It is customary to observe the day of Lag Ba’omer with a degree of festivity. Different reasons are given by the Poskim for the celebration on Lag Ba’omer. Most obviously, Lag Ba’omer is the day when, according to one opinion, the plague that killed Rabbi Akiba’s students came to an end. Additionally, Lag Ba’omer is the day when Rabbi Shimon Bar Yohai died, and just before his death he instructed his disciple, Rabbi Abba, to write the Zohar which included many profound insights that had until then been kept secret. Lag Ba’omer is thus observed as a joyous occasion, because it was then when the great wisdom of the Zohar was revealed.
Additionally, after the death of Rabbi Akiba’s students, he began teaching five new, outstanding students – one of whom was Rabbi Shimon Bar Yohai – through whom the Torah tradition was kept alive. It was on Lag Ba’omer when he conferred upon them Semicha, and it is thus an occasion for festivity. Furthermore, it was on this day when the Manna began to fall for Beneh Yisrael in the wilderness, and Lag Ba’omer is thus a day of Parnasa (sustenance) and a time for celebration.
Many have the custom to visit the gravesite of Rabbi Shimon Bar Yohai on Mount Meron in Northern Israel on Lag Ba’omer, and pray and celebrate at the site. Kohanim are forbidden from entering the building in which the gravesite is situated. Some have the custom (which is mentioned in Sha’ar Ha’misvot) not to visit Rabbi Shimon Bar Yohai’s gravesite alone, and to instead ensure to go there with at least one other person. There is also a custom observed by some that women do not visit the site while in a state of Nidda. It is customary on Lag Ba’omer to light candles in memory of Rabbi Shimon Bar Yohai and in memory of his son, Rabbi Elazar. The Ben Ish Hai (Rav Yosef Haim of Baghdad, 1833-1909), in his work Torah Lishmah (223), writes that according to Kabbalistic teaching, one candle should not be lit for two Sadikim; a separate candle should be lit for each righteous person. Therefore, one should ensure to light one candle for Rabbi Shimon and another for Rabbi Elazar.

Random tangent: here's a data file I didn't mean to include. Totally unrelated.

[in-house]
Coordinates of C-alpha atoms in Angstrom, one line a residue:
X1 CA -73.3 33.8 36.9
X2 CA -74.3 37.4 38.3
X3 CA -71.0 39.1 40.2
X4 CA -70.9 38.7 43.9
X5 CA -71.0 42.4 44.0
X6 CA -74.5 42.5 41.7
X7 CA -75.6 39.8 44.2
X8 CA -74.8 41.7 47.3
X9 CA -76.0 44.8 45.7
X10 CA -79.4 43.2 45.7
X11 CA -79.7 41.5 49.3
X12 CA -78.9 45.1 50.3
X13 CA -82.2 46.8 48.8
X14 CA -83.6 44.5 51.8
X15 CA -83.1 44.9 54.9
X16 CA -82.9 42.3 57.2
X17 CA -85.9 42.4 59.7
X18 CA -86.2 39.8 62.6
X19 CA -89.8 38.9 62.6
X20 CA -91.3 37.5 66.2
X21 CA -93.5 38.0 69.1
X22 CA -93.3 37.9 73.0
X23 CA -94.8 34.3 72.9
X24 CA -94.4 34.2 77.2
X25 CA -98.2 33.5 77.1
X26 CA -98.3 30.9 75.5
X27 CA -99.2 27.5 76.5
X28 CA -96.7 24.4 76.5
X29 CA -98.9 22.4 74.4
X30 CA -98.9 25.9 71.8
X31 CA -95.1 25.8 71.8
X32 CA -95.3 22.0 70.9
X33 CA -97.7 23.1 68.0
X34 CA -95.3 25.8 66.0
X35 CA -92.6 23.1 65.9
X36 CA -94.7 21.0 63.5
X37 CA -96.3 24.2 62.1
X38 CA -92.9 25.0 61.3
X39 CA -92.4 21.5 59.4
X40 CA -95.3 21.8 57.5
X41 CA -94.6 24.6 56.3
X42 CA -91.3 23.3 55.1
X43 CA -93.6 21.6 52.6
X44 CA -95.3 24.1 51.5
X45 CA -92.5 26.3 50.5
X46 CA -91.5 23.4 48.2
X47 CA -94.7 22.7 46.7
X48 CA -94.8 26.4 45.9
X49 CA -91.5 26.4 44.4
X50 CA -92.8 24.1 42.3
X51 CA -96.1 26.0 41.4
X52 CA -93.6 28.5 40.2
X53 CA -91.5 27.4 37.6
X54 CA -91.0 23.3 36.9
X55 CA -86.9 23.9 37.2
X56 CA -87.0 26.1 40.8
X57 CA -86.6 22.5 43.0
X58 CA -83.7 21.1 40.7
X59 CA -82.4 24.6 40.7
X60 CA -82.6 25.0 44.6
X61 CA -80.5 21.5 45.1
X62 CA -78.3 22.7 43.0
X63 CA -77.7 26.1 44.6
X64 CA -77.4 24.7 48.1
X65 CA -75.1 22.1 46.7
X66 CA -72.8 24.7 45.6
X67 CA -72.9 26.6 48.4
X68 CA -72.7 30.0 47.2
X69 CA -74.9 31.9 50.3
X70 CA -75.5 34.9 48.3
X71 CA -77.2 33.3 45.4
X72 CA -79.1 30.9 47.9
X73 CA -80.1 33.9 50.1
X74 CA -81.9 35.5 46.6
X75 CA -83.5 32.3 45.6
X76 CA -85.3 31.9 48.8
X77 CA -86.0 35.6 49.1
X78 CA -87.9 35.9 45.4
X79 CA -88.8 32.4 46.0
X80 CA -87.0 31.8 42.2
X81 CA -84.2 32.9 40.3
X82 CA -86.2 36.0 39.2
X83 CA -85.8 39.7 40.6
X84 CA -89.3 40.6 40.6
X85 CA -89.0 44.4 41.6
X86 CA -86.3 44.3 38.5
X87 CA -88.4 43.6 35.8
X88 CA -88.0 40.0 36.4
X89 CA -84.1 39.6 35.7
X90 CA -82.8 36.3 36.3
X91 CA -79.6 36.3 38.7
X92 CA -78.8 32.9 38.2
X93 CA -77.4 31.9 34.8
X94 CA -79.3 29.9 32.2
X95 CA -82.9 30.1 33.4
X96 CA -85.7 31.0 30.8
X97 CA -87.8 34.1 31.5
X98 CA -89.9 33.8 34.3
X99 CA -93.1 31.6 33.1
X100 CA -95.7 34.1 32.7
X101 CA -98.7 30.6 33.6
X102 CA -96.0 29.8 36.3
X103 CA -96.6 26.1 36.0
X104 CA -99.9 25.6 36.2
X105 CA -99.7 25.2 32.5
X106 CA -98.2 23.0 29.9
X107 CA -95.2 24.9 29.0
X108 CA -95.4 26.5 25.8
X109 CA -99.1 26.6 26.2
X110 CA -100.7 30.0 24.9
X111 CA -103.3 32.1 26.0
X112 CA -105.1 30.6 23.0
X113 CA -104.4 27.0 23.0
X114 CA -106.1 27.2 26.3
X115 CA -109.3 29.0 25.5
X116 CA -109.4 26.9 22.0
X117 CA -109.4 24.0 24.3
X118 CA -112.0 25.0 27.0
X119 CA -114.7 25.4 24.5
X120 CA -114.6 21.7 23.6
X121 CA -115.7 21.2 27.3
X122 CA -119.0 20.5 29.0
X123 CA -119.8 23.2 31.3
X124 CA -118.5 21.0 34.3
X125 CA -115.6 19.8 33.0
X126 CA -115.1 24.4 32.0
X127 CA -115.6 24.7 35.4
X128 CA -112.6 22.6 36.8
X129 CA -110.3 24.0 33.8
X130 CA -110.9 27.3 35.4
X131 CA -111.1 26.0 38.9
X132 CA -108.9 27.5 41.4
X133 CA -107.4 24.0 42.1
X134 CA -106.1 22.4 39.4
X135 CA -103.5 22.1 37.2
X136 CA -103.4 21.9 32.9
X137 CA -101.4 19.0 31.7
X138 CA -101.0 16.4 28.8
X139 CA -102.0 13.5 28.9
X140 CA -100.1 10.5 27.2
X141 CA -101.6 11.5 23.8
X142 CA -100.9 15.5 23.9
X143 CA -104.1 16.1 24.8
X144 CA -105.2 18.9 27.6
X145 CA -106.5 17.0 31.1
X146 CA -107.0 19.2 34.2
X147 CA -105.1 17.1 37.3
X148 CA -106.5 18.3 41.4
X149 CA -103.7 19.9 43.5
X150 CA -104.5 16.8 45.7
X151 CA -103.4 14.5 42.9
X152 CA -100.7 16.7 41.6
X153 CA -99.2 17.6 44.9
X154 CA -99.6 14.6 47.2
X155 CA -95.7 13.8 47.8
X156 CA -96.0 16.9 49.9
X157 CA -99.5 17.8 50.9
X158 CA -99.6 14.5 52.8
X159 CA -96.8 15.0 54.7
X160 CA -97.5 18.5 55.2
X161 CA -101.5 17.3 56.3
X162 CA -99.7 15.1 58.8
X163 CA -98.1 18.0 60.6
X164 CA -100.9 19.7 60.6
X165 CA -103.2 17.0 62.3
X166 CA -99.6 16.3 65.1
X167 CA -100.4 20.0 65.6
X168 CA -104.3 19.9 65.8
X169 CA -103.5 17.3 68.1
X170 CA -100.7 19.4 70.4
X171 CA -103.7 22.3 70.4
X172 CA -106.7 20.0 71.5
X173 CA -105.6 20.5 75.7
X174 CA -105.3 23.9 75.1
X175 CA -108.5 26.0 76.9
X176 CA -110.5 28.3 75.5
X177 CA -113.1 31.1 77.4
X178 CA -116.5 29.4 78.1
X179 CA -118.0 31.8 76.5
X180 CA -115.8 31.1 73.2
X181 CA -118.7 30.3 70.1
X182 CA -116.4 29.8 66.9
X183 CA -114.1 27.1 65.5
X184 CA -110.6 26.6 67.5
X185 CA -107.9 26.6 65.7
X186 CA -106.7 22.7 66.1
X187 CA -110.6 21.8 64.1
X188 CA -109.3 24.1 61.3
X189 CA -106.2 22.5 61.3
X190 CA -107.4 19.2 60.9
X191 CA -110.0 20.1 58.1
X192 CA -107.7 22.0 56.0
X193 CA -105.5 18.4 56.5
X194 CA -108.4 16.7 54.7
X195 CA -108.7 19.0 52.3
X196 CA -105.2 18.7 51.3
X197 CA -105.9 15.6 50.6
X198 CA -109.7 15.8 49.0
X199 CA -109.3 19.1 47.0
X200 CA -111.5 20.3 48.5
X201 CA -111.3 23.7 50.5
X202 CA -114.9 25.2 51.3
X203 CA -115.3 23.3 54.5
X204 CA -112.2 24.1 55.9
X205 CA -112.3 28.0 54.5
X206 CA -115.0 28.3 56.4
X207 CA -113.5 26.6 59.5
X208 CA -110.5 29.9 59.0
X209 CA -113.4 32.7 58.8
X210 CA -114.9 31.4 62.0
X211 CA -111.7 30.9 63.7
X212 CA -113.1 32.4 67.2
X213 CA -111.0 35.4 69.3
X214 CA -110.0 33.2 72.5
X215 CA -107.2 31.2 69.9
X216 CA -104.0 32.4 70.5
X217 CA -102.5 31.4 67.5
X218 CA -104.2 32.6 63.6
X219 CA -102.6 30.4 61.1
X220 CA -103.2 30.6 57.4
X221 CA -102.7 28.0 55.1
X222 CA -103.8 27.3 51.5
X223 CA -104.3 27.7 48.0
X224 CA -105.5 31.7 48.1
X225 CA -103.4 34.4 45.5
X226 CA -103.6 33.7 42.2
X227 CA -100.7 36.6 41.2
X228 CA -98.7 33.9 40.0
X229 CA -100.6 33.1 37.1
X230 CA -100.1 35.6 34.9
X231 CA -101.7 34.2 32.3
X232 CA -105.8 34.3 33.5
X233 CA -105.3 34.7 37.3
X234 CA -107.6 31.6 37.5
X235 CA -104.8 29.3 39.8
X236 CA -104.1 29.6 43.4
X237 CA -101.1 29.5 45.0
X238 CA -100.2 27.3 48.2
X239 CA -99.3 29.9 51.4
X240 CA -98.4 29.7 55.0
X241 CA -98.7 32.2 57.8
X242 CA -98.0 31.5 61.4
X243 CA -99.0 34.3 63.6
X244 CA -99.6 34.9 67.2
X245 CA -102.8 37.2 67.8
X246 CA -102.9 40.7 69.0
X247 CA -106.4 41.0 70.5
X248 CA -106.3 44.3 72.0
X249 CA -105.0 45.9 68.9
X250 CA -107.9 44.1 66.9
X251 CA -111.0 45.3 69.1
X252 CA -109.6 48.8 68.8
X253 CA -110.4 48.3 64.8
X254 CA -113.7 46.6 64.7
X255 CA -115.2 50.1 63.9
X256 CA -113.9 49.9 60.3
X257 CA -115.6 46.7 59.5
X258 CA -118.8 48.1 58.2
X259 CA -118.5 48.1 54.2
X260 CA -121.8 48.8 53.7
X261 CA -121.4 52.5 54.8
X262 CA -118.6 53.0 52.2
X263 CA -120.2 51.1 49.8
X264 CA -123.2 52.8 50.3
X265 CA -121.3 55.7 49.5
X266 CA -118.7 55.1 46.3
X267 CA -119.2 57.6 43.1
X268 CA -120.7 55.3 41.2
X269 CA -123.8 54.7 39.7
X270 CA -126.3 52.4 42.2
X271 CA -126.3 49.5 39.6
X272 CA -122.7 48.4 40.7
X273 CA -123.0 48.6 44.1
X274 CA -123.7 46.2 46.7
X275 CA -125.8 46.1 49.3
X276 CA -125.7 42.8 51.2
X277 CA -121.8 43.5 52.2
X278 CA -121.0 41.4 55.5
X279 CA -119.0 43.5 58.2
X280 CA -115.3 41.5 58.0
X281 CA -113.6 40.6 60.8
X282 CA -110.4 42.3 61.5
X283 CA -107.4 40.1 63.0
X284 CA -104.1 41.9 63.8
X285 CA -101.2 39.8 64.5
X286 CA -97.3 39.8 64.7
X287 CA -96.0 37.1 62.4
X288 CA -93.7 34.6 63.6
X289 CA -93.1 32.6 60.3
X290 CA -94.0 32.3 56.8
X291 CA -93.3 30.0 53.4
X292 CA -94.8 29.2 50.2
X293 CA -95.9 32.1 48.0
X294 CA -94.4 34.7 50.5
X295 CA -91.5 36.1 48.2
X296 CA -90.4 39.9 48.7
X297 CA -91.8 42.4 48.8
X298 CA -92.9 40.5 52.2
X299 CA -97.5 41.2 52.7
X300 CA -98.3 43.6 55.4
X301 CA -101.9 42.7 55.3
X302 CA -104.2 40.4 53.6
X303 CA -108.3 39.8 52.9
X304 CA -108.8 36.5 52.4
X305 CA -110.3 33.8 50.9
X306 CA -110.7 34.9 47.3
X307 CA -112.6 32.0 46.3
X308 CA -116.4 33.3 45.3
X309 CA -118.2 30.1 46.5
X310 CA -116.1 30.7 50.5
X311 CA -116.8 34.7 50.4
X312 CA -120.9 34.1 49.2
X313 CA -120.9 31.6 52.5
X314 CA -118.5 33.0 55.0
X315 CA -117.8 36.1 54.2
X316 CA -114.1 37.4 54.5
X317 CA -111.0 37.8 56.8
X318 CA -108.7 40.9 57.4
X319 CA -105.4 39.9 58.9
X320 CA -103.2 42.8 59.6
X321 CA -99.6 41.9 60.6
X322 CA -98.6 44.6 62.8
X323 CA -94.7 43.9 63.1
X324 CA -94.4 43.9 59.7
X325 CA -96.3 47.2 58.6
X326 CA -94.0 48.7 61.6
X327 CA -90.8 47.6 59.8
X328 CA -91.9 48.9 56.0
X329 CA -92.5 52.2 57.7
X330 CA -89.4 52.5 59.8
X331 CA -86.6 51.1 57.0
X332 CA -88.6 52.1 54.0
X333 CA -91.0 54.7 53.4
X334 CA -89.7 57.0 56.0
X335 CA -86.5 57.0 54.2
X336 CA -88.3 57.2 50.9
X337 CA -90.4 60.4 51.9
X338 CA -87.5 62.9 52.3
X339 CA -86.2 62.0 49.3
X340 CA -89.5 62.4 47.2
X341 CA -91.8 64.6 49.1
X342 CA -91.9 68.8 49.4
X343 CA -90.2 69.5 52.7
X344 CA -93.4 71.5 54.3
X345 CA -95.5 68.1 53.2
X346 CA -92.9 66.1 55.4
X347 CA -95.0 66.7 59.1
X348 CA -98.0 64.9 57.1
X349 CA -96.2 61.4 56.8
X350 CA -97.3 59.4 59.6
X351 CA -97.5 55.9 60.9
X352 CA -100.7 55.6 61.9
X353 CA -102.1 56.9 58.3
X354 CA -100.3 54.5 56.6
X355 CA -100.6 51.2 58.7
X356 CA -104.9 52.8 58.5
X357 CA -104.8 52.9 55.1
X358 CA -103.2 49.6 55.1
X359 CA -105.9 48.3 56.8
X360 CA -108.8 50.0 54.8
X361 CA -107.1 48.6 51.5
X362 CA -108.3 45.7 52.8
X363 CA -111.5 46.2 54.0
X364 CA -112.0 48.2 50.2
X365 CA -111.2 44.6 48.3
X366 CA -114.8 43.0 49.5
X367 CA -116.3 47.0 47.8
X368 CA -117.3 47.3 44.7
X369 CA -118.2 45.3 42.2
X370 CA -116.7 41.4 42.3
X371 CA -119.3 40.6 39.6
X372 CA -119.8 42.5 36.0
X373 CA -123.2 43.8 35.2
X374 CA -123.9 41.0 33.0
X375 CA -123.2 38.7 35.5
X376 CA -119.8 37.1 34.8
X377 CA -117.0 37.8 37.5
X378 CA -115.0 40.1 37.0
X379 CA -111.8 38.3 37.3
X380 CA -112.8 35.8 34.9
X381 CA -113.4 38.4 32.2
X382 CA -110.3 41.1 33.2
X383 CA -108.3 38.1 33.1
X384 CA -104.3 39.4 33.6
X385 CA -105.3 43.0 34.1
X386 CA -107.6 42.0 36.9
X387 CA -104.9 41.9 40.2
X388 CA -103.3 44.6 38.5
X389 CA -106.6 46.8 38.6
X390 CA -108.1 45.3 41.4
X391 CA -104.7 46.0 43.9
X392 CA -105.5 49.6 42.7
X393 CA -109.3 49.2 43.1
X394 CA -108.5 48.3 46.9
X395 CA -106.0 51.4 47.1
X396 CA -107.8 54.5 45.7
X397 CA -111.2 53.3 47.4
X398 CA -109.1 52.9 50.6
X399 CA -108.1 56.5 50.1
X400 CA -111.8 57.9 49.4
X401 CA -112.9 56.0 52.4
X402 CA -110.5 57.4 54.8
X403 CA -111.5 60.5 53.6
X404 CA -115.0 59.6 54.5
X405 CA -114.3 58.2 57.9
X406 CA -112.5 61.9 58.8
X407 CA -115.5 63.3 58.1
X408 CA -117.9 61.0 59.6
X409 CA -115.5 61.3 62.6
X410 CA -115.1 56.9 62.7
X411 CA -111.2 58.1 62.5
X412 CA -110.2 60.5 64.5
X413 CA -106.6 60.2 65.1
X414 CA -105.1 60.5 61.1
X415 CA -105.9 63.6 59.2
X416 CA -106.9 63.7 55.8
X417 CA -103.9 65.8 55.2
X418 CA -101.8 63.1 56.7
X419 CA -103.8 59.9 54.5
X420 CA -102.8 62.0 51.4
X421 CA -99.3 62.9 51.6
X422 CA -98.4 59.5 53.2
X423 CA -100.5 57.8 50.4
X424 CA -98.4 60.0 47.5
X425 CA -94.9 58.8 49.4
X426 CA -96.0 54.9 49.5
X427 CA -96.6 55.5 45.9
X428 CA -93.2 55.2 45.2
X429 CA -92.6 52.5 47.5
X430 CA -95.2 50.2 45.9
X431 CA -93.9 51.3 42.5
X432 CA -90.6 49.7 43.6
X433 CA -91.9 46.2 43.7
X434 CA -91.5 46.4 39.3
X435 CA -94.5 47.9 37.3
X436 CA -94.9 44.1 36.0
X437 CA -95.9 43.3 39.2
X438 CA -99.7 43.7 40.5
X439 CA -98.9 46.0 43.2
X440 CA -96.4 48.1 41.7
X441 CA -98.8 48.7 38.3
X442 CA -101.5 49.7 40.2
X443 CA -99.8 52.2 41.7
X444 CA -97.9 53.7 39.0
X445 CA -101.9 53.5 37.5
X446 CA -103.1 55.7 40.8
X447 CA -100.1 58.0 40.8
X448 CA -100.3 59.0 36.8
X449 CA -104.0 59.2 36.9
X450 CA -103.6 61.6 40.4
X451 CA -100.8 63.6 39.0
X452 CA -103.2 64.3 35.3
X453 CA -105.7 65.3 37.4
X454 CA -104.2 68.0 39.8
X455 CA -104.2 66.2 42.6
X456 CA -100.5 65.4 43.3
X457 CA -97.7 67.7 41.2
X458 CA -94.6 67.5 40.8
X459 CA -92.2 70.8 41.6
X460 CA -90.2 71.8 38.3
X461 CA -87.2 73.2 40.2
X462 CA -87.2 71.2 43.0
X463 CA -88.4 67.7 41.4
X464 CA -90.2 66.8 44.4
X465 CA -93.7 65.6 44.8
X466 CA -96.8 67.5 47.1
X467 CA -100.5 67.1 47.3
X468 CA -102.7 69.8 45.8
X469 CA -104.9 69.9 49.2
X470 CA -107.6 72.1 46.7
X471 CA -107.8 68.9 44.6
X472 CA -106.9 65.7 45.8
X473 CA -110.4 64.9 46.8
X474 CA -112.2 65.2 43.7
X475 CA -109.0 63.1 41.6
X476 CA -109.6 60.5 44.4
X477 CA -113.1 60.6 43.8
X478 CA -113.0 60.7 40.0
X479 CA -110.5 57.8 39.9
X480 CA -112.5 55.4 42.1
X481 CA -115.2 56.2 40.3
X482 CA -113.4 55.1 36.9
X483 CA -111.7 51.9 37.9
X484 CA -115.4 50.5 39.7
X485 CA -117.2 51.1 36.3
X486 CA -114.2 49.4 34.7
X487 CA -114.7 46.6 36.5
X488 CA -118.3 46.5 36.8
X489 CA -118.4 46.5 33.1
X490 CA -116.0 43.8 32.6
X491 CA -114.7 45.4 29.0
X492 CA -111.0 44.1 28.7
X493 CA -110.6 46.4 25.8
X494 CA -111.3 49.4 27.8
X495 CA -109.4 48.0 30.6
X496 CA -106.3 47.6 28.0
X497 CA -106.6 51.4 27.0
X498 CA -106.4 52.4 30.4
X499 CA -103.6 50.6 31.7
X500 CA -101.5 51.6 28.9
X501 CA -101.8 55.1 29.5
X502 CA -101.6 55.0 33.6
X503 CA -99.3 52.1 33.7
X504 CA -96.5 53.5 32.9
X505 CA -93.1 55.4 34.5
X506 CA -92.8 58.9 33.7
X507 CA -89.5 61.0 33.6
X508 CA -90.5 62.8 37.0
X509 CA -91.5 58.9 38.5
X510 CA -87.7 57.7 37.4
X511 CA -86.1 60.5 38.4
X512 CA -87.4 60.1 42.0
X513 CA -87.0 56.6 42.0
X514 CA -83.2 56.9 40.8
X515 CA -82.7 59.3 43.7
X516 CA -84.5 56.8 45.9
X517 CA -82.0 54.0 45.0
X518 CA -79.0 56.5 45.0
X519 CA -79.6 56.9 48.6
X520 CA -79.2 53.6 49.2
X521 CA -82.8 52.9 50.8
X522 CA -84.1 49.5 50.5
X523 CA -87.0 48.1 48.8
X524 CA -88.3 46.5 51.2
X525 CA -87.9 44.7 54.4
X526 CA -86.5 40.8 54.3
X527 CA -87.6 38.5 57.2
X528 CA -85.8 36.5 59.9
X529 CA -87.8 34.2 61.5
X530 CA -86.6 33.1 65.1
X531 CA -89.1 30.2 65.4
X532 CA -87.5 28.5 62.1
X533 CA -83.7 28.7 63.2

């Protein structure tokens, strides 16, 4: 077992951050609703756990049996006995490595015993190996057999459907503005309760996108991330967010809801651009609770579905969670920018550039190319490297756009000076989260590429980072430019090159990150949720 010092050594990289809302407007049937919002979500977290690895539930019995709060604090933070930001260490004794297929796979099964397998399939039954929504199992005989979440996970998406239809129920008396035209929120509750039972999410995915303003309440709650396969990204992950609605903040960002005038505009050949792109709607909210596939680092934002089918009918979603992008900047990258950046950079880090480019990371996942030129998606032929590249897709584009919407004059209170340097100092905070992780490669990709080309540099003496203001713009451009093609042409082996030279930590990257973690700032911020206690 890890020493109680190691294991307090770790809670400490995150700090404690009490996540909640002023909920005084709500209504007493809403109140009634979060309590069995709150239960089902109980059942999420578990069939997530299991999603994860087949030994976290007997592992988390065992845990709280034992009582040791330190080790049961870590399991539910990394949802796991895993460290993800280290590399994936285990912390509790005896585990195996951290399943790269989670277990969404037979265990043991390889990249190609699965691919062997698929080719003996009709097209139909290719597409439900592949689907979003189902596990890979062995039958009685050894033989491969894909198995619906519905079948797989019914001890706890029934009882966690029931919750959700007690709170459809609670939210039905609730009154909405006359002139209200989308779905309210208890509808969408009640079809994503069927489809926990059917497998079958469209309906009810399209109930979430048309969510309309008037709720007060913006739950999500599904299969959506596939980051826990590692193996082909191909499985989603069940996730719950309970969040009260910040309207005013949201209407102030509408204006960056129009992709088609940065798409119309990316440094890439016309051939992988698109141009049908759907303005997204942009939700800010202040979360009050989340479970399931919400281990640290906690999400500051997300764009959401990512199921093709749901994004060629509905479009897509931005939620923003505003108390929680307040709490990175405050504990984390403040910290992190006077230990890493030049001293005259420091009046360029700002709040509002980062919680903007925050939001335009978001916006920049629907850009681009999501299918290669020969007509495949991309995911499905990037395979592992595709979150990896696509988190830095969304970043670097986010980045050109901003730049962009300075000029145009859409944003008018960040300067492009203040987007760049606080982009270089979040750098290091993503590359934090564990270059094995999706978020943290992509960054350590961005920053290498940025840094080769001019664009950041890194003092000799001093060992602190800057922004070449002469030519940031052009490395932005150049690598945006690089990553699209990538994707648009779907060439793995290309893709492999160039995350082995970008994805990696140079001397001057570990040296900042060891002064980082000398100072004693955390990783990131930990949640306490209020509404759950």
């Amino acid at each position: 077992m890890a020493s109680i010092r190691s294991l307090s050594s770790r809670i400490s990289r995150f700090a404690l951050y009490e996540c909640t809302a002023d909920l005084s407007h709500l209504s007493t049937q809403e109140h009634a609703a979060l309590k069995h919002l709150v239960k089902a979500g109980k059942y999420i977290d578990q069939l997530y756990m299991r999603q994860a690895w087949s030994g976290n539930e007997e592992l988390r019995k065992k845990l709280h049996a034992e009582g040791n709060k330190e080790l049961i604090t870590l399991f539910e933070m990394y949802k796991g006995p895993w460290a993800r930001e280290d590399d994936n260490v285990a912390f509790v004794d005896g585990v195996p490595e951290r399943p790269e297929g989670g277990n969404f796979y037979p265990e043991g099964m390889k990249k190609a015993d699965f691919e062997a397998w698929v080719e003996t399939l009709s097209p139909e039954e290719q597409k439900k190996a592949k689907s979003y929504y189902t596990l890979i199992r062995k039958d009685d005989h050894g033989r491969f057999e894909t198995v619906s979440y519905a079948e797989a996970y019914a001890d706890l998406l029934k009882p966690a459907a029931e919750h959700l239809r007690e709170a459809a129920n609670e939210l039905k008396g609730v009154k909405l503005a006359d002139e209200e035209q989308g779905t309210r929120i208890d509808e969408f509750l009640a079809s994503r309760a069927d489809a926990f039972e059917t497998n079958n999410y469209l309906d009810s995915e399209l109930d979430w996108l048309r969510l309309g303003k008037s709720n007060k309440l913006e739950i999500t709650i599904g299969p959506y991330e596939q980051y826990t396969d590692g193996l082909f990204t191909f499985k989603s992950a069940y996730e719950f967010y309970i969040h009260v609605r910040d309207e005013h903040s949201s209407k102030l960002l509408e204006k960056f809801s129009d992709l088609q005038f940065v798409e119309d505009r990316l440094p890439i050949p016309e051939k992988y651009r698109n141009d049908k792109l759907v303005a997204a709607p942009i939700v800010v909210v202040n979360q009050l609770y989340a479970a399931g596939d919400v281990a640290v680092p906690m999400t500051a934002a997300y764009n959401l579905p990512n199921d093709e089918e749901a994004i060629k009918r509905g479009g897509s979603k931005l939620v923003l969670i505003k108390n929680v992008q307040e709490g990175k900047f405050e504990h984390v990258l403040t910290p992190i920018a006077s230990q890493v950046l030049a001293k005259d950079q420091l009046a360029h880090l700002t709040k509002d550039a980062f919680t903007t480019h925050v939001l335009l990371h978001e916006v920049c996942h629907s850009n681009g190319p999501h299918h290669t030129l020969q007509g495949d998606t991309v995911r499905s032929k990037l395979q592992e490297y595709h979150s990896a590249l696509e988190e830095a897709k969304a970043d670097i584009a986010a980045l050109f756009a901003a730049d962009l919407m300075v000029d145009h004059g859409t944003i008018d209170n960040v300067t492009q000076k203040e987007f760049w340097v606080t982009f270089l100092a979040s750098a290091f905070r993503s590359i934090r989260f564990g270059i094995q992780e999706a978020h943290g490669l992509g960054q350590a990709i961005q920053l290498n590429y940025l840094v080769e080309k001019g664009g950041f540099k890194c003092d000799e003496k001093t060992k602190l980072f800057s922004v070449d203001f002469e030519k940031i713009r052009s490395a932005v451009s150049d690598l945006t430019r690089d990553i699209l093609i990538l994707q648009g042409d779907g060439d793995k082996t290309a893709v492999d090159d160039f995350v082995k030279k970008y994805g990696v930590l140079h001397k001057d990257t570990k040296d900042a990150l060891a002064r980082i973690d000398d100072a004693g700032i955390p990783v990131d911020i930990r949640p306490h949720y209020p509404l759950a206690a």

Tahanunim are omitted from the prayer service on Lag Ba’omer. Our custom is to also omit Tahanunim during Minha on the day before Lag Ba’omer.
The night after Lag Ba’omer has the same status as Mosa’eh Shabbat with regard to the recitation of Keri’at Shema Al Ha’mita (the bedtime Shema). Thus, if one recites Keri’at Shema Al Ha’mita before Hasot (midnight as defined by Halacha), then he should omit the solemn "Ana" section, as that part of the night is still associated with the festive day of Lag Ba’omer. If, however, one recites the bedtime Shema after Hasot, then he includes the "Ana" prayer.
According to Sephardic custom, eulogies are given and the "Siduk Ha’din" recitation is said on Lag Ba’omer, whereas Ashkenazim follow the practice not to give eulogies or recite "Siduk Ha’din" on Lag Ba’omer.